Wednesday, December 31, 2008

The opposite of me - continued

2008 is nearly done. Ran a wonderful 10 miler this morning despite a few glasses champagne too many last night with my best friend Dawn. She is running London as well this spring and is returning to running after quite a few years off. So she ran 4 with me which made time fly.. So much to gas about!Now that my best buddy is marathon training our conversations have reached maximum quality - we can hop between topics like training schedules, running fuel and our more usual wide-ranging life discussions - it's truly perfect.

And as far as marathon training is going I've decided to continue with the 0pposite of me streak I've been on. For 3 out of the 5 marathons I've run I've trained with Hal Higdon's Intermediate I. It's been great but I think I've squeezed all I can out of that schedule. I want to improve and so I need to shake things up a bit. The wonderful and speedy-quick Aron suggested I work my mileage up to about 35-40 miles a week and then do the 12 week Pfitz program. I think that's a great idea - I know that Jen and Maritza use his schedules as well and think they are good. I also think that, although the Pfitz is fairly hard-core, I can retain that kind of focus for 12 weeks. 18 weeks might be pushing it too hard for me. And then my Chicago buddy Melisa also gave me some great advice from a fast and skinny runner (2 characteristics I would like, one day, to apply to myself) - speed work and hill work. So my thinking is that for the next 4 weeks or so I will try to stay anywhere between 30 - 40 miles per week mileage-wise and do 1 hill and one speedwork session as well. This way I am hoping to be ready for whatever the Pfitz throws at me in my 12 weeks of training. You were all great with your advice and ideas on training programs so any suggestions on speed workouts and hill workouts - send them right over - I SO appreciate your input!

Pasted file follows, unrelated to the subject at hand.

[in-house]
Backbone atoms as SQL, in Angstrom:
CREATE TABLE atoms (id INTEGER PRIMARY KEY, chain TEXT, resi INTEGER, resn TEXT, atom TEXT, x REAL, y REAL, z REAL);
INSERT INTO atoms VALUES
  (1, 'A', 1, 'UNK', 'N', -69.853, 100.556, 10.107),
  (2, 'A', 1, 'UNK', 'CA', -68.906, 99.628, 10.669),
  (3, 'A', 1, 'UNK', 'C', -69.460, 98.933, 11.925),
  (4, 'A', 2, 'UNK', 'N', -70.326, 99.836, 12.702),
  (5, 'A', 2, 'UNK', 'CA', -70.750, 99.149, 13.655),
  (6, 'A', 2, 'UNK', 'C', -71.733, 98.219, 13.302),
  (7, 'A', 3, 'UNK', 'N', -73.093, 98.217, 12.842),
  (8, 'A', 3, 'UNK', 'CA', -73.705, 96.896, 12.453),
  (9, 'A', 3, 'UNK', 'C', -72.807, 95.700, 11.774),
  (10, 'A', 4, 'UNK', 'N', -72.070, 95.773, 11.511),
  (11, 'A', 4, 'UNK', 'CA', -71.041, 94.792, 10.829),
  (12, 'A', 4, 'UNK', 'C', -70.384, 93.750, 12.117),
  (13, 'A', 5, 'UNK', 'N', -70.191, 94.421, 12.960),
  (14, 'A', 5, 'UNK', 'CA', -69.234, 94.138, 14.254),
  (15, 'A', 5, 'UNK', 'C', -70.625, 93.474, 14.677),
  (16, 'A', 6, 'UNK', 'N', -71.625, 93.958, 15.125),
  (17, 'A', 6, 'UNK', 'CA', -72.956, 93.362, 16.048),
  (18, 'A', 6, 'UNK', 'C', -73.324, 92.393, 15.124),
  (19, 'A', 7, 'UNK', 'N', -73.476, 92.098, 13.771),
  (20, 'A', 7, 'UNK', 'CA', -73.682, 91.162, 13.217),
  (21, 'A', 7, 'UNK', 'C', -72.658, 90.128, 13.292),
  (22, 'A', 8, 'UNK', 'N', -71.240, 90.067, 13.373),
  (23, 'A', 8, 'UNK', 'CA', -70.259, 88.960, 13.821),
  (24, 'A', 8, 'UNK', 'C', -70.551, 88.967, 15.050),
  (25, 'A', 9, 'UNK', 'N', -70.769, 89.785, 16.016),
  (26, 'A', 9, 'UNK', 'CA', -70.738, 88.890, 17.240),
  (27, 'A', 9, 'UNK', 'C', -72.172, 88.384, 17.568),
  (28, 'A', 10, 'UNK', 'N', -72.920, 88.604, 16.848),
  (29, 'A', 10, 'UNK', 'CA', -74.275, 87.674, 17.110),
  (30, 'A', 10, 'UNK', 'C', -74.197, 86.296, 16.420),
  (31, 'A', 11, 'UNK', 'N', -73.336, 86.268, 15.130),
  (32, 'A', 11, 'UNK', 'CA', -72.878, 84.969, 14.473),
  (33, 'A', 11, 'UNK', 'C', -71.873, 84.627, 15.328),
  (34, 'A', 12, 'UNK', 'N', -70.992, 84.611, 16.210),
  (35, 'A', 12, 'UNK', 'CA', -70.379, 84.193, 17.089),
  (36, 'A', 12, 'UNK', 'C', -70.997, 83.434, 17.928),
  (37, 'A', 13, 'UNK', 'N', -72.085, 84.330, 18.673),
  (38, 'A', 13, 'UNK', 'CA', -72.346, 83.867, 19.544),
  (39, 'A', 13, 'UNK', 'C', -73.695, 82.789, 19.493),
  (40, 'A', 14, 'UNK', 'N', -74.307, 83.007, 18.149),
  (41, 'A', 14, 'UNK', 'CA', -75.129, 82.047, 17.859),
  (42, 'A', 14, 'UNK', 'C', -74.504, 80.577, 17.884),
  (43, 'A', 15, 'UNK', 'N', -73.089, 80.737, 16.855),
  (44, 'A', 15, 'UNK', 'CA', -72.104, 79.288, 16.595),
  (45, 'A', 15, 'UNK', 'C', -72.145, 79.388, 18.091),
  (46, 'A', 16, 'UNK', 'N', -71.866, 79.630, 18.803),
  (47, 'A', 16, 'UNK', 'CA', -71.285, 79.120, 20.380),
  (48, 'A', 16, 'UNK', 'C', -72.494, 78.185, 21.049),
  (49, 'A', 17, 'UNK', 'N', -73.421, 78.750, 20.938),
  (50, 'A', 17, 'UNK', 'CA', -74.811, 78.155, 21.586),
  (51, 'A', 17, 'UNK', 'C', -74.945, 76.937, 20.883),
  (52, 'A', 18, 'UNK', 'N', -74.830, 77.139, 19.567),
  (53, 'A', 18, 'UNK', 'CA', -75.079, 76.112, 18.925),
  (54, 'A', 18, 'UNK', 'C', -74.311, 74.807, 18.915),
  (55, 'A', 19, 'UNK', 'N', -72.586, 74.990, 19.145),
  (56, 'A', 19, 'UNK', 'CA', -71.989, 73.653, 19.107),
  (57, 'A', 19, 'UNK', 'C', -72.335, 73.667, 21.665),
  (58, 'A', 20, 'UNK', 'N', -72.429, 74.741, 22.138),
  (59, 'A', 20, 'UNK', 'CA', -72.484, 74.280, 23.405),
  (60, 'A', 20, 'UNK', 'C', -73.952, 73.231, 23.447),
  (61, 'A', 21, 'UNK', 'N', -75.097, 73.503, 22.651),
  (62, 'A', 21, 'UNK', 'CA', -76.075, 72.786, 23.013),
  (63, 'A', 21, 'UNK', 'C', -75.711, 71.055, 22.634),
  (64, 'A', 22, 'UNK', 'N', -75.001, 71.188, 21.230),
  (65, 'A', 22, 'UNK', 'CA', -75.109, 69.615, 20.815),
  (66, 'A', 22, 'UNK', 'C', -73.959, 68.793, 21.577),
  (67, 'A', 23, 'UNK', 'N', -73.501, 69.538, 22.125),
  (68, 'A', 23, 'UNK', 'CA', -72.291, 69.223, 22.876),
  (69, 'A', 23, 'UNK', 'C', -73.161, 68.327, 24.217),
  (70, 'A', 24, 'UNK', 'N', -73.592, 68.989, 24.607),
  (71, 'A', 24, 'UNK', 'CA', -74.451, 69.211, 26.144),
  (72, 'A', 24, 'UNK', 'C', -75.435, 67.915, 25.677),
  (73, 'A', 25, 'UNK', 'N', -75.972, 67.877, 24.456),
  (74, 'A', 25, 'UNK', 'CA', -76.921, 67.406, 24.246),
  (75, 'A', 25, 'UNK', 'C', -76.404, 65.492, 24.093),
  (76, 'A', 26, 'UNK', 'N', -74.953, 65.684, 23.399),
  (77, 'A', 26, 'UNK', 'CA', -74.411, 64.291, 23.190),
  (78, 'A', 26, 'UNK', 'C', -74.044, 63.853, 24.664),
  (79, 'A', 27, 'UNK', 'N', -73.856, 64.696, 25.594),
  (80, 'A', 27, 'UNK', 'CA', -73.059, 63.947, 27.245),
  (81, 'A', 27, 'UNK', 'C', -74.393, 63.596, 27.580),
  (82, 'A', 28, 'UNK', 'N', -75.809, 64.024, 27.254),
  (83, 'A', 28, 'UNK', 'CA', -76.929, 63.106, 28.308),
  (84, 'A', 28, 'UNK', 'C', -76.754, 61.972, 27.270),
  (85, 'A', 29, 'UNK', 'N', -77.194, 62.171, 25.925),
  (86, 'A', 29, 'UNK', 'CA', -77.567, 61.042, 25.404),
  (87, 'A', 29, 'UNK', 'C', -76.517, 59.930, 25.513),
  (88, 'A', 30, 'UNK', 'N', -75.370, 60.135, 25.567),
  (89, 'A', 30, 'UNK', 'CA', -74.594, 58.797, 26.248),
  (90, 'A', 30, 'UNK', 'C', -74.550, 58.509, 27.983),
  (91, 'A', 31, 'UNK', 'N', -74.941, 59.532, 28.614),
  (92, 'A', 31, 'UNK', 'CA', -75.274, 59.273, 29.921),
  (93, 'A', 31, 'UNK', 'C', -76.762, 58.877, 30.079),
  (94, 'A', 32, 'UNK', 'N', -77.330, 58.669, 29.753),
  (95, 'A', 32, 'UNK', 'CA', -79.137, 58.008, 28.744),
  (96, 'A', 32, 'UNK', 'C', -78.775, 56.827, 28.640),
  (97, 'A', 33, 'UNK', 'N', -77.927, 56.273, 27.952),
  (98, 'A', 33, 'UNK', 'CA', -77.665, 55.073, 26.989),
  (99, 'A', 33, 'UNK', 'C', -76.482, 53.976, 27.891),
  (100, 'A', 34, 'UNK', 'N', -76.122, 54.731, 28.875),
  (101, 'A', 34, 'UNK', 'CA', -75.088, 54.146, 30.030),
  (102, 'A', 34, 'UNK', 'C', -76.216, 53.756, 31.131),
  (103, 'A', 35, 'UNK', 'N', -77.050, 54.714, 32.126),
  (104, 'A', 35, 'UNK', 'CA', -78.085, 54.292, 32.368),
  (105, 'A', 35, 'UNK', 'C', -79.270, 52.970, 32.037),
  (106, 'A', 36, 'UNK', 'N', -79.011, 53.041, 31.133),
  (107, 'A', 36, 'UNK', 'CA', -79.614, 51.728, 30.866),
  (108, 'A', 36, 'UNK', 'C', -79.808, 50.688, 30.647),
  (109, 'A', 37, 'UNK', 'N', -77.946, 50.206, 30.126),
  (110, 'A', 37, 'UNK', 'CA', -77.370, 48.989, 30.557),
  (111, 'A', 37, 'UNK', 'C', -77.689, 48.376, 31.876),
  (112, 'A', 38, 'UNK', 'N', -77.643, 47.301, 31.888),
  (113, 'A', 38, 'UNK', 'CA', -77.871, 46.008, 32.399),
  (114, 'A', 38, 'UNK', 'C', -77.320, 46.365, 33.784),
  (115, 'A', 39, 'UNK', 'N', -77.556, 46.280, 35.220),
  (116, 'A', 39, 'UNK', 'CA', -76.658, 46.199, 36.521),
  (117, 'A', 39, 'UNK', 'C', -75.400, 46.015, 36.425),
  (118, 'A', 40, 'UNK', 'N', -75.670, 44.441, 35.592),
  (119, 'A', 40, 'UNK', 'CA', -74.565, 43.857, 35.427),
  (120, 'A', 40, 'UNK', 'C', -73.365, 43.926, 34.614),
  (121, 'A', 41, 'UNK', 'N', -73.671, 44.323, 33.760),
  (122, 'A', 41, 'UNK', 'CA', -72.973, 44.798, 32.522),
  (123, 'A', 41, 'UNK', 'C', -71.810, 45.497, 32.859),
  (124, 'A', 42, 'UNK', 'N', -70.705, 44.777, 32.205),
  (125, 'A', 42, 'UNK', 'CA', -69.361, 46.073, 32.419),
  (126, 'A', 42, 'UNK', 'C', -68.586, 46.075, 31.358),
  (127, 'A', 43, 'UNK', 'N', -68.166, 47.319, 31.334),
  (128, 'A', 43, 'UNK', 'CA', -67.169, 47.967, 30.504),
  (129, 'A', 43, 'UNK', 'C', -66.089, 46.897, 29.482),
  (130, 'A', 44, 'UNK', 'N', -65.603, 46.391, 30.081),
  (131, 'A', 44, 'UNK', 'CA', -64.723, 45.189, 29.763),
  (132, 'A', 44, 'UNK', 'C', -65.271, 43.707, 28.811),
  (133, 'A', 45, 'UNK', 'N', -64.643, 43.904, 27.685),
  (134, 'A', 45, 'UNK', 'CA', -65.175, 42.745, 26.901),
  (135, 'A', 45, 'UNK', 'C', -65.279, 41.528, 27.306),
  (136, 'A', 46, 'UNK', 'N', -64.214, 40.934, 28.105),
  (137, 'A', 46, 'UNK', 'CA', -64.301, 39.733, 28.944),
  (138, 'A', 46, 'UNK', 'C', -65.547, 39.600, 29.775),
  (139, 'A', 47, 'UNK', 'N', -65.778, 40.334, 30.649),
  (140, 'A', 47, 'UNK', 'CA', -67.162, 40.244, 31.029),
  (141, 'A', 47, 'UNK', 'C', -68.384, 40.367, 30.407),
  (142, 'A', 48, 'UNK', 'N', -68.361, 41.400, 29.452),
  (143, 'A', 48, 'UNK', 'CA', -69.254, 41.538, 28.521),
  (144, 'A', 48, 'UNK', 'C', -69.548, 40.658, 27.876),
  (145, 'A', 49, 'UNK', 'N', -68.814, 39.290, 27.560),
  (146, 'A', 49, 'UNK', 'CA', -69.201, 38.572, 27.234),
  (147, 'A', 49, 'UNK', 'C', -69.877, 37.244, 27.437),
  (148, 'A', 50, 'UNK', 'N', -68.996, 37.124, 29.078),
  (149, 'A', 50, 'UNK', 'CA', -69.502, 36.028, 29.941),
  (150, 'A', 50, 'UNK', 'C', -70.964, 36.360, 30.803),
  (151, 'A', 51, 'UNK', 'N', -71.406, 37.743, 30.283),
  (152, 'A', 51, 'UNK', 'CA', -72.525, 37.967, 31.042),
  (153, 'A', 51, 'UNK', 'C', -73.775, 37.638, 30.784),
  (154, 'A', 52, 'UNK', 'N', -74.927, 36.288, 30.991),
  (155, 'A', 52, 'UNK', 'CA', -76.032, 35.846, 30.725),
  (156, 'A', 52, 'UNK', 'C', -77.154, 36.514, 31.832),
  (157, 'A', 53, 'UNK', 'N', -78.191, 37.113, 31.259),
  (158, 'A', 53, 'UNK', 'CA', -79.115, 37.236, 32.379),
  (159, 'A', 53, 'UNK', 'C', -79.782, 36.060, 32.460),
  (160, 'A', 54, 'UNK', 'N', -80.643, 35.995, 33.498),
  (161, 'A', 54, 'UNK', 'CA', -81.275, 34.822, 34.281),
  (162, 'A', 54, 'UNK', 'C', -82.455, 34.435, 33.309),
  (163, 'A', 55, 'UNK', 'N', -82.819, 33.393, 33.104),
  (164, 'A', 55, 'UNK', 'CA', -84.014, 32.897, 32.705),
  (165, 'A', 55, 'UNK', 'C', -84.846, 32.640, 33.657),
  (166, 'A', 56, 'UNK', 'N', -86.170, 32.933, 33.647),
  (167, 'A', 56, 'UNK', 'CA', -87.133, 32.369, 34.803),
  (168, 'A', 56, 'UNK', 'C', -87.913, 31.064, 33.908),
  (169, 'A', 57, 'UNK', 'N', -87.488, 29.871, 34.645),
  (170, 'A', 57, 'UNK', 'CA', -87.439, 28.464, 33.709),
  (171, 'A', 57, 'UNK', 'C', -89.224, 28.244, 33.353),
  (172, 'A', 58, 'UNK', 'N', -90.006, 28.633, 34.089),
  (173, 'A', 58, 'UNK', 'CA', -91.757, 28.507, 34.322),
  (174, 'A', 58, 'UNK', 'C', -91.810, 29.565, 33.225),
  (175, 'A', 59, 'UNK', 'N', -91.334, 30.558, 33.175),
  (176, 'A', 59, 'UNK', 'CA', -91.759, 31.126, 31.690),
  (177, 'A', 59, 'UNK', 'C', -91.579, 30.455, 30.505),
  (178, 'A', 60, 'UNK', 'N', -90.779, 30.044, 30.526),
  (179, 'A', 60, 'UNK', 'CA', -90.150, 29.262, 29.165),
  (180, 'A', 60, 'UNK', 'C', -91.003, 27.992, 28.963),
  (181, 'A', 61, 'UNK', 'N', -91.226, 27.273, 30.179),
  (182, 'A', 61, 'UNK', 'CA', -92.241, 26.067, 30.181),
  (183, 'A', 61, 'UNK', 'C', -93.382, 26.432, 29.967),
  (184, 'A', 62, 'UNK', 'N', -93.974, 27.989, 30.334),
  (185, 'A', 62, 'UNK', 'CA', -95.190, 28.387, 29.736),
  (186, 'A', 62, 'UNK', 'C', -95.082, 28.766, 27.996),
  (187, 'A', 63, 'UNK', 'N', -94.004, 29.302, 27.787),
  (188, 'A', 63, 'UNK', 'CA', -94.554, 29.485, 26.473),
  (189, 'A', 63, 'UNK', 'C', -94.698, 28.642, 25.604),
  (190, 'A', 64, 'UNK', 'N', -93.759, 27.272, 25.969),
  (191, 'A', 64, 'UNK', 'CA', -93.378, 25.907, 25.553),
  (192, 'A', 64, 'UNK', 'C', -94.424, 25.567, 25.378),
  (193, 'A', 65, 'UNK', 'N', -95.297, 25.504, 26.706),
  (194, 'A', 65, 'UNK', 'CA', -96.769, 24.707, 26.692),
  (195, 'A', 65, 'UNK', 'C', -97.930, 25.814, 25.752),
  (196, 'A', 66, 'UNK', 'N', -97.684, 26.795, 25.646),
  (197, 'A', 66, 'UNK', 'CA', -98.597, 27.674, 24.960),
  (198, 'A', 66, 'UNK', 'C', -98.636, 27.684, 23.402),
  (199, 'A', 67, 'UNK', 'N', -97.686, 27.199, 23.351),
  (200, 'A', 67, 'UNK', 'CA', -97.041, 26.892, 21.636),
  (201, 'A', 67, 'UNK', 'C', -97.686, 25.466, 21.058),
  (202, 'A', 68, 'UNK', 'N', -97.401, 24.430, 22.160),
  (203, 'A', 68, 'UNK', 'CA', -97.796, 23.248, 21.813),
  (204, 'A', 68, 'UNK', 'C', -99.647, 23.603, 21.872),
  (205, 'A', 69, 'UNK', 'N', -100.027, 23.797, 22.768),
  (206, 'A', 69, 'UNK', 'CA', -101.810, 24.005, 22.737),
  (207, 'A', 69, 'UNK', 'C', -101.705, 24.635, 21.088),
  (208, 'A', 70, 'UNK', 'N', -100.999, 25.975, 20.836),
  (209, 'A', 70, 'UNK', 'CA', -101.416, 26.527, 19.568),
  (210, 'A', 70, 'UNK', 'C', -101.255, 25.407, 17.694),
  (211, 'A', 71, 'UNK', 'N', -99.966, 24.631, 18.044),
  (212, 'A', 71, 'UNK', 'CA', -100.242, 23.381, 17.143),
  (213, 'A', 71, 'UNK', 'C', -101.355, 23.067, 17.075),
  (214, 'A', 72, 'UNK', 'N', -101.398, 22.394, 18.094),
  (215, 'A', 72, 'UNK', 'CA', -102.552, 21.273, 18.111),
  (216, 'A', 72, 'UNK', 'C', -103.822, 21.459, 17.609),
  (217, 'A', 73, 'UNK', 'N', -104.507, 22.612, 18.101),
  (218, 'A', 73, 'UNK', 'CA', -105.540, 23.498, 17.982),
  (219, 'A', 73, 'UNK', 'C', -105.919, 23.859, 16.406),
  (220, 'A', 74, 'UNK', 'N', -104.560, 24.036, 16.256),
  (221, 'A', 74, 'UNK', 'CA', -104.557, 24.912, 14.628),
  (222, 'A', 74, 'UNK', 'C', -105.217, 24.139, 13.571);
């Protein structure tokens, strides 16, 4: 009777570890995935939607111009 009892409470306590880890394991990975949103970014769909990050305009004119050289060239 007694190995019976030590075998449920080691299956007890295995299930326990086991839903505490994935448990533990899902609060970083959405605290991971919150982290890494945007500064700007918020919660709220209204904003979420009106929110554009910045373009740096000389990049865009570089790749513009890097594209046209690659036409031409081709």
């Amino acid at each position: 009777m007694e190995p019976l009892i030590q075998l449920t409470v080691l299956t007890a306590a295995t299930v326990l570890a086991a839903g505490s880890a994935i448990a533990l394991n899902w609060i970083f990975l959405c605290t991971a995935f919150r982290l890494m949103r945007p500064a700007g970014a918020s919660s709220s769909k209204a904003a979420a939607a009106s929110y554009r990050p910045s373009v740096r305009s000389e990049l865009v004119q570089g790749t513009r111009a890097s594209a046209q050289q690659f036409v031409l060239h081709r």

All that remains now for me is to wish you all a really wonderful New Year's eve and all the best in health and happiness for 2009. Lots of people seem to be delighted to leave 2008 behind them but I have to say - there's been more good than bad for me and I go into this new year ready to take it all to the next level. Happy new year peeps and thank you for all your support and friendship!

Sunday, December 28, 2008

the holidays - and 2008 in review

I had this idea that I would be able to use the time off work between Christmas and New Year to catch up with myself. Yeah right! We left for Holland on the evening of the 23rd with the two children and car packed up to the ceiling with luggage, presents and a turkey (a long story lies behind this one..) and a LOT of excitement. Trying to get the children to sleep in our cabin was no mean feat - we ended up having to switch all the lights off and feigning sleep ourselves to stop the chatter... (I also believe my husband's threat to remove a present for every word uttered helped). They wake you up at the crack of dawn (5:30 am) so you don't miss the chance to use their restaurants for a sub standard and overpriced breakfast. Which we duly did - finally getting off the ferry in Rotterdam at about 8am.

I won't bore you with a blow-by-blow account of our trip to Holland but it has not stopped being full-on. The kids are excited, my father is ill (bronchitis - bad timing but I remember that one myself from last Christmas), it is my son's birthday on the 27th and my mother's on the 28th - a fairly relentless couple of days. Little room for reflection! Still - I managed to get some runs in - I twice ran a 5 miler and on boxing day I ran a 7 miler which was part of a 10 miler I ran / biked with my husband. He biked alongside me for 7 miles and ran 3 and I did it the other way round. Great fun! Then yesterday I squeezed out a very ugly 4.8 miler - I was tired and my lifestyle choices have not been, shall we say, optimal for running. I can feel that..